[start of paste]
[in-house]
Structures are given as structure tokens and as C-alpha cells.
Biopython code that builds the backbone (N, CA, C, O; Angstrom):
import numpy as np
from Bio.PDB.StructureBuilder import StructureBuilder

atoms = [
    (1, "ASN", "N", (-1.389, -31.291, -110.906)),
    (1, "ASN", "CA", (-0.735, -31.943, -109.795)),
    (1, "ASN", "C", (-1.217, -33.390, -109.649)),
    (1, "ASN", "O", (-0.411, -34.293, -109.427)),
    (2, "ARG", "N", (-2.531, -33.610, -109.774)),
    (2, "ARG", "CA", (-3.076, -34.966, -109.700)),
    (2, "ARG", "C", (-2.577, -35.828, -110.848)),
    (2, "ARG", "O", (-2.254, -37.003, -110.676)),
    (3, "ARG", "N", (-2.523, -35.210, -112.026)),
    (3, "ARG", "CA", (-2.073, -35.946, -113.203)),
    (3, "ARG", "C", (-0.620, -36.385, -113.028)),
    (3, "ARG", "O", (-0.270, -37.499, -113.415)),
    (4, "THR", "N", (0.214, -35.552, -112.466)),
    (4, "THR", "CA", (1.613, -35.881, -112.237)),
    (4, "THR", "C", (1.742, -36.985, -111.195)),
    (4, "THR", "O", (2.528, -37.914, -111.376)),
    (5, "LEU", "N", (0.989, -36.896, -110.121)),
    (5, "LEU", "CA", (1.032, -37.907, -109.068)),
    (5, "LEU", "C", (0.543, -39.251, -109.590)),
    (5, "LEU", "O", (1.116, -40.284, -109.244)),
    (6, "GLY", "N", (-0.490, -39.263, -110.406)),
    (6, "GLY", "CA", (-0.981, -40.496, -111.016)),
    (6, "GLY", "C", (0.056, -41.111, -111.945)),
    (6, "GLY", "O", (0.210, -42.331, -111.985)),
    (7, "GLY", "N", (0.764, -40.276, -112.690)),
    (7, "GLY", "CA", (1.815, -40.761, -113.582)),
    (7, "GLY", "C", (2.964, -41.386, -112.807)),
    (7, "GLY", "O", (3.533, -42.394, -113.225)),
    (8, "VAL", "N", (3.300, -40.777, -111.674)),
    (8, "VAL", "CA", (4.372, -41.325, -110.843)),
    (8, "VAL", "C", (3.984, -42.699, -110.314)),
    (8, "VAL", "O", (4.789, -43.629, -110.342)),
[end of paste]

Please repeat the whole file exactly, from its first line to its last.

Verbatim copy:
[in-house]
Structures are given as structure tokens and as C-alpha cells.
Biopython code that builds the backbone (N, CA, C, O; Angstrom):
import numpy as np
from Bio.PDB.StructureBuilder import StructureBuilder

atoms = [
    (1, "ASN", "N", (-1.389, -31.291, -110.906)),
    (1, "ASN", "CA", (-0.735, -31.943, -109.795)),
    (1, "ASN", "C", (-1.217, -33.390, -109.649)),
    (1, "ASN", "O", (-0.411, -34.293, -109.427)),
    (2, "ARG", "N", (-2.531, -33.610, -109.774)),
    (2, "ARG", "CA", (-3.076, -34.966, -109.700)),
    (2, "ARG", "C", (-2.577, -35.828, -110.848)),
    (2, "ARG", "O", (-2.254, -37.003, -110.676)),
    (3, "ARG", "N", (-2.523, -35.210, -112.026)),
    (3, "ARG", "CA", (-2.073, -35.946, -113.203)),
    (3, "ARG", "C", (-0.620, -36.385, -113.028)),
    (3, "ARG", "O", (-0.270, -37.499, -113.415)),
    (4, "THR", "N", (0.214, -35.552, -112.466)),
    (4, "THR", "CA", (1.613, -35.881, -112.237)),
    (4, "THR", "C", (1.742, -36.985, -111.195)),
    (4, "THR", "O", (2.528, -37.914, -111.376)),
    (5, "LEU", "N", (0.989, -36.896, -110.121)),
    (5, "LEU", "CA", (1.032, -37.907, -109.068)),
    (5, "LEU", "C", (0.543, -39.251, -109.590)),
    (5, "LEU", "O", (1.116, -40.284, -109.244)),
    (6, "GLY", "N", (-0.490, -39.263, -110.406)),
    (6, "GLY", "CA", (-0.981, -40.496, -111.016)),
    (6, "GLY", "C", (0.056, -41.111, -111.945)),
    (6, "GLY", "O", (0.210, -42.331, -111.985)),
    (7, "GLY", "N", (0.764, -40.276, -112.690)),
    (7, "GLY", "CA", (1.815, -40.761, -113.582)),
    (7, "GLY", "C", (2.964, -41.386, -112.807)),
    (7, "GLY", "O", (3.533, -42.394, -113.225)),
    (8, "VAL", "N", (3.300, -40.777, -111.674)),
    (8, "VAL", "CA", (4.372, -41.325, -110.843)),
    (8, "VAL", "C", (3.984, -42.699, -110.314)),
    (8, "VAL", "O", (4.789, -43.629, -110.342)),